From the Archives: The lagoon and spit
The lagoon at the shores of Hatley Park can be a peaceful spot to spend a moment’s reflection on a busy day. Like the land around Hatley Park, it also has a rich and varied history.
The lagoon was formed naturally when the last continental ice sheet retreated some 13,000 years ago. A large block of stagnant ice was left on this spot, insulated by overlying gravel. When the ice finally melted, it left a large depression that flooded with sea water and became what is now known as the Esquimalt Lagoon. Ocean currents deposited sand and gravel, forming the spit that exists today, known as the Coburg Peninsula.
Oral tradition that indicates the area has been used by First Nations for thousands of years. During falling tides, water rushes out at the east end of the lagoon depositing sand and gravel as it flows. The incoming tide then floods back into the lagoon bringing nutrient rich seawater to the gravel beds, which provides an ideal environment for many species of shellfish and marine plant life. These intertidal clam beds at the entrance to the lagoon were extensively harvested by ancestors of the Esquimalt and Songhees First Nations. Other abundant resources were fish, birds, mammals and other riches of the surrounding forest lands. Archaeological evidence around the lagoon also demonstrates that the area was used for habitation as well as resource gathering.
In 1854, when the naval base was established in Esquimalt, the Coburg Peninsula was reserved as a rifle range but with the influx of settlers to the area following the gold rush in the late 1850s, the area saw other industrial developments. A sawmill was built at the mouth of Colwood Creek in 1863, which was replaced in 1871 by a tannery and boot and shoe factory. This business ran profitably for a number of years and employed over 100 workers. Machinery was powered by water from the various springs on the property that form part of the lagoon’s watershed.
The Mouth of Colwood Creek
James Dunsmuir’s Hatley Park was not the area’s only construction project in the early 1900s. The Daily Colonist in 1909 describes the plan of the Public Works department to build a 2 and ¾ mile road connecting Belmont landing to Albert Head Road at Sangster Plains: “The route at first proceeds over a hill…runs along land adjoining the government property where the Rod Hill fortifications are, and on reaching the waterfront at Esquimalt lagoon a 1000-foot lumber bridge will be necessary to connect it with the spit. The spit itself forms a natural road which only needs grading over the mile and a quarter which it extends.” Property developers were keen to capitalise on these planned developments. Frequent adverts in the papers around 1912 promise beautiful “Ocean Beach” home sites in Royal Bay, on a “real bathing beach near town”. The adverts promise that the “completion of the Belmont road in the near future will connect with the famous spit which skirts the lagoon and enters directly into Ocean Beach”. However, the bridge was not built until 1930 and until then, local residents had to make do with driving the long way around.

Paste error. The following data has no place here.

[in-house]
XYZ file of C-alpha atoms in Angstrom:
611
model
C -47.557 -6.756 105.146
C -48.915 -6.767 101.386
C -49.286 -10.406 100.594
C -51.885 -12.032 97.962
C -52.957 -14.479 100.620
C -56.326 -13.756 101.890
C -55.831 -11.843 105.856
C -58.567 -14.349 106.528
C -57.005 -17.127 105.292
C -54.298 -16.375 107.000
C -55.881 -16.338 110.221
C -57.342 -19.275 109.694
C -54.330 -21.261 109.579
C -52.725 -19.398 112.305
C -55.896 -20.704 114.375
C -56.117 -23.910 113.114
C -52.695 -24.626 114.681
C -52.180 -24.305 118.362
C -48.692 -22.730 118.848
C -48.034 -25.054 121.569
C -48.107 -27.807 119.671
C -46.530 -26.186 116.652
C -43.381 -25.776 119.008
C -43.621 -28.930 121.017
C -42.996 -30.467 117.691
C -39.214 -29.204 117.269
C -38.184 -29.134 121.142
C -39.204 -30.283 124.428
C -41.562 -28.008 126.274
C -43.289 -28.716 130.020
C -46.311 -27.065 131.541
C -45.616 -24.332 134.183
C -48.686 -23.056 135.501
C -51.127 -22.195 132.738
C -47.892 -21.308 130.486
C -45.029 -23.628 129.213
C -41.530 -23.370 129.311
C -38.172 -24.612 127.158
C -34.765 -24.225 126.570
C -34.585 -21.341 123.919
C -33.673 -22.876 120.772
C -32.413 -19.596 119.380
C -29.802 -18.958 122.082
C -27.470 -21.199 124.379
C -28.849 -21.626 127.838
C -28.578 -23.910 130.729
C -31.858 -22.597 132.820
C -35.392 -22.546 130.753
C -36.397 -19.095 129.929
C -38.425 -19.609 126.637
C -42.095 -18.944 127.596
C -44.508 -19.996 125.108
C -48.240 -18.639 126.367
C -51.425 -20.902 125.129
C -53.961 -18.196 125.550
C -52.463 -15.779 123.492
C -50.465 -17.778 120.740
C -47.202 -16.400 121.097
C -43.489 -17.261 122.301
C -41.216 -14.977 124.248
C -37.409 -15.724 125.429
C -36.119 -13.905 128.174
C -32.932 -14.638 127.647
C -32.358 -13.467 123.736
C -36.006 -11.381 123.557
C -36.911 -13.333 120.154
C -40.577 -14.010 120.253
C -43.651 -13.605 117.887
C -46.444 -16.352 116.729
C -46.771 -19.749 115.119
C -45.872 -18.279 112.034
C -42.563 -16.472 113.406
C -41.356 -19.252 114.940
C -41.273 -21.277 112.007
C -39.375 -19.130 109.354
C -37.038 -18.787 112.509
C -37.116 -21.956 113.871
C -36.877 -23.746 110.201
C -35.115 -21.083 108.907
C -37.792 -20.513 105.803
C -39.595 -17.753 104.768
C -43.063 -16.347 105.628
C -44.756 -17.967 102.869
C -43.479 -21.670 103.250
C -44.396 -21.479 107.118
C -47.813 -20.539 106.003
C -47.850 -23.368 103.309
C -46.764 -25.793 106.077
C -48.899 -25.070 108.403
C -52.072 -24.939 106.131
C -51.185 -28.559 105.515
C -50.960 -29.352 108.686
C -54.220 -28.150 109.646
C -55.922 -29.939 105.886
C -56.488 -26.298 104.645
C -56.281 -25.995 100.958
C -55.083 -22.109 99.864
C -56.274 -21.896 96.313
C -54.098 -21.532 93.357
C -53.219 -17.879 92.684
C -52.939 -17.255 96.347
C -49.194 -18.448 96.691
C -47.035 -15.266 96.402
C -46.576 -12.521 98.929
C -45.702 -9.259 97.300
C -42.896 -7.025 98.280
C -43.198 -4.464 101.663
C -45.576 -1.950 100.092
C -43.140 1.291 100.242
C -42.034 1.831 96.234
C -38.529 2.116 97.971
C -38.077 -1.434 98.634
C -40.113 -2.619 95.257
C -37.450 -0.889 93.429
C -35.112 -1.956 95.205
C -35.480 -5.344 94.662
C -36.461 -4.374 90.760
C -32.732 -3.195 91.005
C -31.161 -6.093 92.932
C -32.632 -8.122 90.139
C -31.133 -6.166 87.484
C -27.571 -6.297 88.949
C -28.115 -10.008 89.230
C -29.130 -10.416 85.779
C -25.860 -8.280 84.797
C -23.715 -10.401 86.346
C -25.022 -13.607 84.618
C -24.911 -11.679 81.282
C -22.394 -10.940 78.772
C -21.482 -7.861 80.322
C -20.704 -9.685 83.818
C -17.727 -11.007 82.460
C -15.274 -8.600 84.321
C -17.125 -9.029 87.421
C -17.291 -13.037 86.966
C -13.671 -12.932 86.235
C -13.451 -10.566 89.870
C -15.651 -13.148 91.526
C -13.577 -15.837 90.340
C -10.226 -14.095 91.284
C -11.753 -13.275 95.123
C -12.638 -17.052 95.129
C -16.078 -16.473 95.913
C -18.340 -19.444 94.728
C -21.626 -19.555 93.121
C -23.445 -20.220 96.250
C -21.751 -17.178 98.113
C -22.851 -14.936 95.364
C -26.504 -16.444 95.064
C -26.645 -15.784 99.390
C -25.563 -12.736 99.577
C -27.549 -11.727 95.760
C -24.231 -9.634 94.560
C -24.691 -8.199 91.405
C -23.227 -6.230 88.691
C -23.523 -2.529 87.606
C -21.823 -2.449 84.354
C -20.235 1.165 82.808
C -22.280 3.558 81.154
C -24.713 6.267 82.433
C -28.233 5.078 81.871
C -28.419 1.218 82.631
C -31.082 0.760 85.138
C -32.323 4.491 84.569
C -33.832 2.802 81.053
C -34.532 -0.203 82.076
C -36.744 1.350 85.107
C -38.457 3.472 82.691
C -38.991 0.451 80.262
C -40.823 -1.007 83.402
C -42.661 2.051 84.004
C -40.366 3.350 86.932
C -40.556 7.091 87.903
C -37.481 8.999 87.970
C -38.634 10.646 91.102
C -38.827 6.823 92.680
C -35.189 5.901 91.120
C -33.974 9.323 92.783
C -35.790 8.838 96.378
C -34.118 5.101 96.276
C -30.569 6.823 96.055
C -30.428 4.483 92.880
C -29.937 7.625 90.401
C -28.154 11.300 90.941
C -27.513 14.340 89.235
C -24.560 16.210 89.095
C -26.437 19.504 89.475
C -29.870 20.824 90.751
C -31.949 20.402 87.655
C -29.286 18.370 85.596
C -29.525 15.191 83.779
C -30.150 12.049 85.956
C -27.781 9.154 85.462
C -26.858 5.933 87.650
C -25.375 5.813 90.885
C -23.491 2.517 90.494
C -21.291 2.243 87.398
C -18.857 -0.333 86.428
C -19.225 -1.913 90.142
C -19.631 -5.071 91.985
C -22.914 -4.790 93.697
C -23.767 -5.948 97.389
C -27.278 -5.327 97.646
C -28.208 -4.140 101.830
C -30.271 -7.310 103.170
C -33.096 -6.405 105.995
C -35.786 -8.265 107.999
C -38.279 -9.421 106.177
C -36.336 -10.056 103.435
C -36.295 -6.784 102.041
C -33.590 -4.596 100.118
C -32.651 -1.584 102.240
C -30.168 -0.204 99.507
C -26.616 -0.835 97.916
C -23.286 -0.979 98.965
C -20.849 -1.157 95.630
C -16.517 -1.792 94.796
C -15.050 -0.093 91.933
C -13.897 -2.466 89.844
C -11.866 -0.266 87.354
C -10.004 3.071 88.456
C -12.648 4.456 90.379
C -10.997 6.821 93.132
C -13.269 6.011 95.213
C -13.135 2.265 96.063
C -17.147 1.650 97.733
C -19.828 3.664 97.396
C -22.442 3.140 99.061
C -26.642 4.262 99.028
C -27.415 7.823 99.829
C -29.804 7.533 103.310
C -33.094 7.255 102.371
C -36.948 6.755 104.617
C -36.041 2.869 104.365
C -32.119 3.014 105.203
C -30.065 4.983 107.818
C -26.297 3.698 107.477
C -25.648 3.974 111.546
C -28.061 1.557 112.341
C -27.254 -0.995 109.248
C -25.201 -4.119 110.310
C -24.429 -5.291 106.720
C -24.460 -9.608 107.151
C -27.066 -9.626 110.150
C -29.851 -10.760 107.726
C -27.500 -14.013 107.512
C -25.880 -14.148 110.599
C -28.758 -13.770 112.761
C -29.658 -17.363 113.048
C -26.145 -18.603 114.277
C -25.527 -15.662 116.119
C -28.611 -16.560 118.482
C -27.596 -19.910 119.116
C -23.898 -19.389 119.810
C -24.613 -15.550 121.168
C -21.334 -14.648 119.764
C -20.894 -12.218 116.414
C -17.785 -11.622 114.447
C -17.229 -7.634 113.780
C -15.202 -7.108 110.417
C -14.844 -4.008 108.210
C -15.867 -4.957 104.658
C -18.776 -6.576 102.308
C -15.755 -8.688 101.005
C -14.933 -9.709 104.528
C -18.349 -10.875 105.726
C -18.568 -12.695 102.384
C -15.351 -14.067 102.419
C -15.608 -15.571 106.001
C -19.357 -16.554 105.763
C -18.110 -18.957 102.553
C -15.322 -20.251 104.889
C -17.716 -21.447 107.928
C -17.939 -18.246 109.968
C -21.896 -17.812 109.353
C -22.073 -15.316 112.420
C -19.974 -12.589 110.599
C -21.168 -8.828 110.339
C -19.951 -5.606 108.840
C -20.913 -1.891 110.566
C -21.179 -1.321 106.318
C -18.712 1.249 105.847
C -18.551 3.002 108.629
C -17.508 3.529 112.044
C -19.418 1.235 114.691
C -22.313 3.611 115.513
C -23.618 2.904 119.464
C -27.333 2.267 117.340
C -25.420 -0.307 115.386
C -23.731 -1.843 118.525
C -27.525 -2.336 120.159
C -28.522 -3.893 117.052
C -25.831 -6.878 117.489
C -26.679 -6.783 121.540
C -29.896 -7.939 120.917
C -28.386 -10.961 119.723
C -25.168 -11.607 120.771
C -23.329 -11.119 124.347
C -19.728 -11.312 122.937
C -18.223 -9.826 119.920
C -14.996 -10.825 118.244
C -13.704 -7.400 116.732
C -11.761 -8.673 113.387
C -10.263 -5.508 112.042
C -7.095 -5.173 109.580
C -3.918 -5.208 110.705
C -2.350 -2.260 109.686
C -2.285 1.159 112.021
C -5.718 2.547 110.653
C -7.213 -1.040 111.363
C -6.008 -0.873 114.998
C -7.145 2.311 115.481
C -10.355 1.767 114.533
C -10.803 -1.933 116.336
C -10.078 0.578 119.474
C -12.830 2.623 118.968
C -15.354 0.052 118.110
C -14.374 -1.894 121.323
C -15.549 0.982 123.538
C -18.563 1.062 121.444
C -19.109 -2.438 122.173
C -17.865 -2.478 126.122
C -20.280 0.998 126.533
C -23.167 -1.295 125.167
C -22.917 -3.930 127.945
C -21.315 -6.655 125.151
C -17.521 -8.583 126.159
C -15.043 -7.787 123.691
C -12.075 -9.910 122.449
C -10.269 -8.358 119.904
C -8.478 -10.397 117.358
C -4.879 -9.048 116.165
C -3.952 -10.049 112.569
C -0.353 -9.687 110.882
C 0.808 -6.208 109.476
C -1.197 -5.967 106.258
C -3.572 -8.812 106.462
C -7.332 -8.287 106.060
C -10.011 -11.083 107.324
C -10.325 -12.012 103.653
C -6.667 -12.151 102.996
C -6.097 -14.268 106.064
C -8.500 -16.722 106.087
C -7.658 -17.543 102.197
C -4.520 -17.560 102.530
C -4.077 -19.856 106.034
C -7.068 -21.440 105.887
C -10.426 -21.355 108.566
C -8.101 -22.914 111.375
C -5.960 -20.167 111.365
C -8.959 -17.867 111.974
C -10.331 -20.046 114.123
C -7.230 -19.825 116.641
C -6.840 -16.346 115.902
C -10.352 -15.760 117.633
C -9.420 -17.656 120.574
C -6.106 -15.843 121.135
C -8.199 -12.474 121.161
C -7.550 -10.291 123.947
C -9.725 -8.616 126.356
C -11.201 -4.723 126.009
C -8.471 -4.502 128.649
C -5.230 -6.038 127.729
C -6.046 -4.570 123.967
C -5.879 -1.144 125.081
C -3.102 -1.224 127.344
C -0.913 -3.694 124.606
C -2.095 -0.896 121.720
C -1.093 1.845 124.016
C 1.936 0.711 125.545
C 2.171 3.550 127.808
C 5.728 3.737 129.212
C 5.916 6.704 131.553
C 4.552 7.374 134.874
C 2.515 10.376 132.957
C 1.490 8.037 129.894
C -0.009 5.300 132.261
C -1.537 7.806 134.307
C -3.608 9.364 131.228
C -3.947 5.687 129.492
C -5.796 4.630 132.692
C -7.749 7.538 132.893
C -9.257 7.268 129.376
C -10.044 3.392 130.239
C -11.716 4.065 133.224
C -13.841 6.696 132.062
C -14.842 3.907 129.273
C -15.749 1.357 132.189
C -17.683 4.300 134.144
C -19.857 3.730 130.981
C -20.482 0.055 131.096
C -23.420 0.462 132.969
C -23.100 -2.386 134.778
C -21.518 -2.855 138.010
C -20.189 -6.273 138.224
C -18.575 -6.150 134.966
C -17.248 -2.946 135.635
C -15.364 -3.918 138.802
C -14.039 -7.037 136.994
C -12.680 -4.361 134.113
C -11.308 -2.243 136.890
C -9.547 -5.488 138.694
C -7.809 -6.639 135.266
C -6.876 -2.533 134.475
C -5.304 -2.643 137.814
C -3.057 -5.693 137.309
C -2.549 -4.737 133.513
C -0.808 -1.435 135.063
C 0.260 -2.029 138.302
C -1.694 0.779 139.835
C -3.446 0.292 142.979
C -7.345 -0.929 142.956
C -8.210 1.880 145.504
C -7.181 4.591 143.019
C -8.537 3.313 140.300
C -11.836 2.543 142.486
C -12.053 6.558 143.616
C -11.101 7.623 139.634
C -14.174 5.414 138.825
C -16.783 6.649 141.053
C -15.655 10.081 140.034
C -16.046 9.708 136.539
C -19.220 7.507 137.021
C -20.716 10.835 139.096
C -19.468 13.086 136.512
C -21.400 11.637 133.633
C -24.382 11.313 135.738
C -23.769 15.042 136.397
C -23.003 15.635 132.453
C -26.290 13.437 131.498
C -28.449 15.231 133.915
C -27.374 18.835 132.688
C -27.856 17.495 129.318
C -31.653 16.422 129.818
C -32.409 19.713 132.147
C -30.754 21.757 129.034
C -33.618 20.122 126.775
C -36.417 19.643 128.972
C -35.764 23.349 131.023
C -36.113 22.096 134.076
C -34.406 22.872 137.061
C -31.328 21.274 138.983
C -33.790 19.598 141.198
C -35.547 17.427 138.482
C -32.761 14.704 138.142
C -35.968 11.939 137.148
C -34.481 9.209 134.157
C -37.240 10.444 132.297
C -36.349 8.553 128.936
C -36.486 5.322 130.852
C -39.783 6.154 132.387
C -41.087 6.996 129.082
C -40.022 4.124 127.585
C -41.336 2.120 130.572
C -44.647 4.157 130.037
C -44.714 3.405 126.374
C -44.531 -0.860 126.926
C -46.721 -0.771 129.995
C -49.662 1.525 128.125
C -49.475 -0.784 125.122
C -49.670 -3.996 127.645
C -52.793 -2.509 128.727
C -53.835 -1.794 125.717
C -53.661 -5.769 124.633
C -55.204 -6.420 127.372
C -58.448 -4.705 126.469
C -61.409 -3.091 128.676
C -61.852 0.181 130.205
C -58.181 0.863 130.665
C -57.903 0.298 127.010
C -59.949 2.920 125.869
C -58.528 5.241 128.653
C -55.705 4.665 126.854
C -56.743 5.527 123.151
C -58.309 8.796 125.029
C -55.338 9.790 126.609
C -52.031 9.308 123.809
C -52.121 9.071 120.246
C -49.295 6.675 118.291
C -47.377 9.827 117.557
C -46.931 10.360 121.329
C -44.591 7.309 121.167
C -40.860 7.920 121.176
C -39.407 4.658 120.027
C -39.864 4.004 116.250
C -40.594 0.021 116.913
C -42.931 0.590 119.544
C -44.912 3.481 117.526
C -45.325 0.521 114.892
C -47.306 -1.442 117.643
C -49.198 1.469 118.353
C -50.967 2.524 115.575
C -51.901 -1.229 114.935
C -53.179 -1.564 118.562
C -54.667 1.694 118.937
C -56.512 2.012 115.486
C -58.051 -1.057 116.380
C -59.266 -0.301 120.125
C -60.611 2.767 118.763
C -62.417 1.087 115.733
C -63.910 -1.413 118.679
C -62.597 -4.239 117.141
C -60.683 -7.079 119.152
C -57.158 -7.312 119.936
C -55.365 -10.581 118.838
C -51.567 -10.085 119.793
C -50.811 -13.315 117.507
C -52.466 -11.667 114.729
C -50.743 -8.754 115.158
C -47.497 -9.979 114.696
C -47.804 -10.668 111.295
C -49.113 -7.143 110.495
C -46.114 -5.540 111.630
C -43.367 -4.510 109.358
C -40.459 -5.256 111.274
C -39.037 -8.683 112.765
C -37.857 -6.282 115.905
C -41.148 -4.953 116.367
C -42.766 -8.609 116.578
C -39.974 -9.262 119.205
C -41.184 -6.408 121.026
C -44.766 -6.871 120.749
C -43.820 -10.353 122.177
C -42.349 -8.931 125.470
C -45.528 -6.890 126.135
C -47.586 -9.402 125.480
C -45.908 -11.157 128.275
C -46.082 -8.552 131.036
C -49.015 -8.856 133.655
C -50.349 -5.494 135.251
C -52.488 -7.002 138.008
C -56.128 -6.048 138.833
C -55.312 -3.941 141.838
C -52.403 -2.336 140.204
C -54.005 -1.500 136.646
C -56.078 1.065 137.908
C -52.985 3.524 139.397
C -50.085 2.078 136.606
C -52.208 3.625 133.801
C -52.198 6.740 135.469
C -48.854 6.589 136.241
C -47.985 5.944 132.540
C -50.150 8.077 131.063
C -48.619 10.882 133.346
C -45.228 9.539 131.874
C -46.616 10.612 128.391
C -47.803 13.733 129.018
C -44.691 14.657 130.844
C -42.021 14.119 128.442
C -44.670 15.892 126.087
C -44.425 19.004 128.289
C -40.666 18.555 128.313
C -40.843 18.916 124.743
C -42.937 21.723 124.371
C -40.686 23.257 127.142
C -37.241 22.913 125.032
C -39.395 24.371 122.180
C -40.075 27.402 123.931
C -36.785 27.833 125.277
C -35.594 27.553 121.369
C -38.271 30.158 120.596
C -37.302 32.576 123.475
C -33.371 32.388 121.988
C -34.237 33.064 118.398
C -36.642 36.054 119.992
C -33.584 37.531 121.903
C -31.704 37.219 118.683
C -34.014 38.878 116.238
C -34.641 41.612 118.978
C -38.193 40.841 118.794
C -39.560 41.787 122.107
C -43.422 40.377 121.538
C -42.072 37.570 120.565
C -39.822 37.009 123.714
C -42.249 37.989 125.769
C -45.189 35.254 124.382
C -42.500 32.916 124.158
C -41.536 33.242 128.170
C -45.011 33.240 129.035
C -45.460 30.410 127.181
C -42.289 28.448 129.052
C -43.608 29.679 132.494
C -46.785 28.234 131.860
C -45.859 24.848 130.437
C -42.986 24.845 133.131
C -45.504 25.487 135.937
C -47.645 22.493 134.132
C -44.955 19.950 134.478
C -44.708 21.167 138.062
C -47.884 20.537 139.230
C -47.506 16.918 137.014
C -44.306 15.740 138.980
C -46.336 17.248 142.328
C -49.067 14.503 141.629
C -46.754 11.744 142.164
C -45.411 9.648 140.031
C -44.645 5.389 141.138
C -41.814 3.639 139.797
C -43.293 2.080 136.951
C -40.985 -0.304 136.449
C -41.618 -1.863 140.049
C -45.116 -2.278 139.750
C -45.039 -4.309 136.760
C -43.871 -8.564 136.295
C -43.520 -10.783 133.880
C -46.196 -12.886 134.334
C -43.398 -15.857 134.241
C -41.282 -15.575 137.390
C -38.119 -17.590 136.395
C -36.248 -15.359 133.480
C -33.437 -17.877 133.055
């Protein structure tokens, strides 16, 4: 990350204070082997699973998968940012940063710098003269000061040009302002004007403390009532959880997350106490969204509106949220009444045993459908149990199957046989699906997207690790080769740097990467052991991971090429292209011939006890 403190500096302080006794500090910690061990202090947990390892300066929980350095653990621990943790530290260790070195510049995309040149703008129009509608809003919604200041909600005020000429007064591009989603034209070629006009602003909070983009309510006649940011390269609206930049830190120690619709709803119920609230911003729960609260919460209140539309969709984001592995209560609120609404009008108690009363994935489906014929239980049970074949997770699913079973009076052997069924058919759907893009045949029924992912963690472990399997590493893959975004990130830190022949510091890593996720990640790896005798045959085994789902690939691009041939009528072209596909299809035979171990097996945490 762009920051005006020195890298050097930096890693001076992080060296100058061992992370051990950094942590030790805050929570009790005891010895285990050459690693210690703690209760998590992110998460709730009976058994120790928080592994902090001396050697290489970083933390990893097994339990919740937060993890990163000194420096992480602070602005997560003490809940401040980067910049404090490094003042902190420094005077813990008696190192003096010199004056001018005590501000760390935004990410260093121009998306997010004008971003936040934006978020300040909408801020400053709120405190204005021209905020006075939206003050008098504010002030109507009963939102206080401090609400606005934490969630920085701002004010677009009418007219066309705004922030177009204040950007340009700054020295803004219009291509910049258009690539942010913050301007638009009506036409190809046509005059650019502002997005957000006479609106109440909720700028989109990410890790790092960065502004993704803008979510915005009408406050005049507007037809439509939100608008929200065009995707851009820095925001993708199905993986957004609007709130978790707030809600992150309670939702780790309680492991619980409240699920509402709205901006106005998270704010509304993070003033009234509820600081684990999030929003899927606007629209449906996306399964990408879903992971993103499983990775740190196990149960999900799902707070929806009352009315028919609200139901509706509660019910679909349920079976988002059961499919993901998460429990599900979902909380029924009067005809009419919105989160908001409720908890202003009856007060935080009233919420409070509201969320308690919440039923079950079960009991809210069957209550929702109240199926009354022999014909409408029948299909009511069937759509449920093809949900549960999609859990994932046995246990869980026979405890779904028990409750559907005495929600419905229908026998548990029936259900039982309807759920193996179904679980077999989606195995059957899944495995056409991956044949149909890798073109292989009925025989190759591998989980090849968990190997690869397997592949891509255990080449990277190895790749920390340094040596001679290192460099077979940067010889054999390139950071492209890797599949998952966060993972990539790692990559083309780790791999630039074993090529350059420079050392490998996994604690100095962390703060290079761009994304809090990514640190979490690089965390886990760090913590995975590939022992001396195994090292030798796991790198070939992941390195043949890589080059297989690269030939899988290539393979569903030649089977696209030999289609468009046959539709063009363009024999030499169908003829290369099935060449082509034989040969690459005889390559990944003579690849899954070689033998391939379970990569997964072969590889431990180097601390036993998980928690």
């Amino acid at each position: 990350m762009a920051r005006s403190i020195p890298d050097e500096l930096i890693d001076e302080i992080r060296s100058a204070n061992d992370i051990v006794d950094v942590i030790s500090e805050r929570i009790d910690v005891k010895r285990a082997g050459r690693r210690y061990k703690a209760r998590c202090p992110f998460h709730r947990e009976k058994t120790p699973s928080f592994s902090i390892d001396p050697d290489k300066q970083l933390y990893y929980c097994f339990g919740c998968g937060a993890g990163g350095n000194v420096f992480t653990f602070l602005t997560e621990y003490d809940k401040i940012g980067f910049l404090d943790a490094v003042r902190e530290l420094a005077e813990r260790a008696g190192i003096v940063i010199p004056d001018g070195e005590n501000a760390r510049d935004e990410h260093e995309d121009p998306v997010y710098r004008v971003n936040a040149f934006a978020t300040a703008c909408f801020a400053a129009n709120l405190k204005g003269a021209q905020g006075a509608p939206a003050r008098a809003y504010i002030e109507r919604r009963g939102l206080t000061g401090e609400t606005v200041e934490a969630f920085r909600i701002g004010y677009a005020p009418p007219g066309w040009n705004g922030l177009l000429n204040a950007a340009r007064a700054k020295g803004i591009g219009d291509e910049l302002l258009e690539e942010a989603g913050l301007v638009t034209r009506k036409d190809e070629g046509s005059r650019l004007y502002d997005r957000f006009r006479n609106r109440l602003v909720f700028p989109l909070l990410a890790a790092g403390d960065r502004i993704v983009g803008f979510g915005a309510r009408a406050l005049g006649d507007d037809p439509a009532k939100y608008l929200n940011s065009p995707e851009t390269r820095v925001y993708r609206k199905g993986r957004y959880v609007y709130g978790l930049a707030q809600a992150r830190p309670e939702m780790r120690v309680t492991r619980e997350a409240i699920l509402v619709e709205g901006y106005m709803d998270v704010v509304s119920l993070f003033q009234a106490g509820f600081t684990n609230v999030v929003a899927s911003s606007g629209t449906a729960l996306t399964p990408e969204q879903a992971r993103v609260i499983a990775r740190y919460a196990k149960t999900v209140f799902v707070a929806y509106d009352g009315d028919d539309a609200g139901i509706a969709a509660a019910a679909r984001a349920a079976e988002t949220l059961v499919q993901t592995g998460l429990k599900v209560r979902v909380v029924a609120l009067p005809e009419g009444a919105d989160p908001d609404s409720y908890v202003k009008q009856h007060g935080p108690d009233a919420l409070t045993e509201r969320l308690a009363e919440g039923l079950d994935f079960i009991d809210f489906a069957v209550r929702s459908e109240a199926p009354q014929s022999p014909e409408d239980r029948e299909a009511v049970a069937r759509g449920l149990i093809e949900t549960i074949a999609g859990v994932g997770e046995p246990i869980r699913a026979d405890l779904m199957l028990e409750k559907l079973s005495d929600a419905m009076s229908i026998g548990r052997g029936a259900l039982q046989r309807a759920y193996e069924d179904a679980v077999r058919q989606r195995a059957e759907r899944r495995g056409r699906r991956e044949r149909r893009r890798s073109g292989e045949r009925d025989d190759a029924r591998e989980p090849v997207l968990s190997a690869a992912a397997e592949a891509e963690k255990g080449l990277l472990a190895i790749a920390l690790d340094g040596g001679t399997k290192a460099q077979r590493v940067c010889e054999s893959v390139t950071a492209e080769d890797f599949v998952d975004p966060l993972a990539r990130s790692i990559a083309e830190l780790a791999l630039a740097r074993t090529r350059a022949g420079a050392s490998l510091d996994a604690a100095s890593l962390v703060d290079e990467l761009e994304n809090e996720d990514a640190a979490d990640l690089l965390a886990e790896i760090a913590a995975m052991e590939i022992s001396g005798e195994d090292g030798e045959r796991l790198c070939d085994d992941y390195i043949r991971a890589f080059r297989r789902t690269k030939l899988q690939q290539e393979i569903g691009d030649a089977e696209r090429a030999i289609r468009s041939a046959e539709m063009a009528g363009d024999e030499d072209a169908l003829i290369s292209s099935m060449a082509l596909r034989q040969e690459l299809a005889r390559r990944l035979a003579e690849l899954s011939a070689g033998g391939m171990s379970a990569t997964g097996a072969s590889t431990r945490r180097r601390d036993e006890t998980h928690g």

Excerpt from an advert in the Victoria Daily Colonist, November 24, 1912
With the bridge construction came further development when a public house and restaurant called The Dugout was built at the east end of the peninsula. A popular place with sailors from Naden and soldiers from Fort Rodd Hill, it was sorely missed when it was destroyed by fire. Many cabins and summer homes were also built along the spit. In 1940, the Department of National Defence expropriated the land on the peninsula and it was once again used as a firing range. The civilian properties were all removed, and the ones that were substantial were relocated elsewhere in Colwood. Residents at time have told stories of mock bombing raids over the lagoon where RCAF crews would have to drop flour filled sacks onto targets. They were not always accurate and it was often a dangerous place to be!
The cadets at Royal Roads also made use of the lagoon. The boathouse on the property was built for purpose – to house and repair boats used for training on the lagoon and in the ocean beyond the spit. Classes and physical training often required cadets to be out on the water.
A regatta in 1965, and an oceanography class from the 1980s
It wasn’t all intense naval training though. Cadet skylarks, or pranks, often involved the lagoon. One unfortunate morning, prior to an important inspection, some sleepy senior officer cadets found themselves waking up on the island in the middle of the lagoon, complete with beds and pillows, having been stealthily transported there overnight by some cheeky junior cadets!
Transporting sleepy cadet officers to their temporary sleeping arrangements
Today, the spit is used extensively for commuting as well as for recreation. The supports for the lagoon bridge have suffered from erosion in recent years, with considerable repair costs. Local community sponsors have assisted with the maintenance costs, and their names can be seen on a sign by the bridge.
The lagoon and surrounding area are a federally protected Migratory Bird Sanctuary, as designated on December 12, 1931. The lagoon and beach ecosystems continue to provide important habitats for a diverse community of plants and animals, including many migratory birds. Note that it is against the law for dogs to run off leash within 100 metres of the lagoon high water mark. Next time you are down at the shore, look for the many hundreds of ducks who choose to over-winter on the sheltered waters of the lagoon.
If you have any archival stories to share about the lagoon, or other areas on campus, contact Jenny Seeman in the archives, ext. 4122.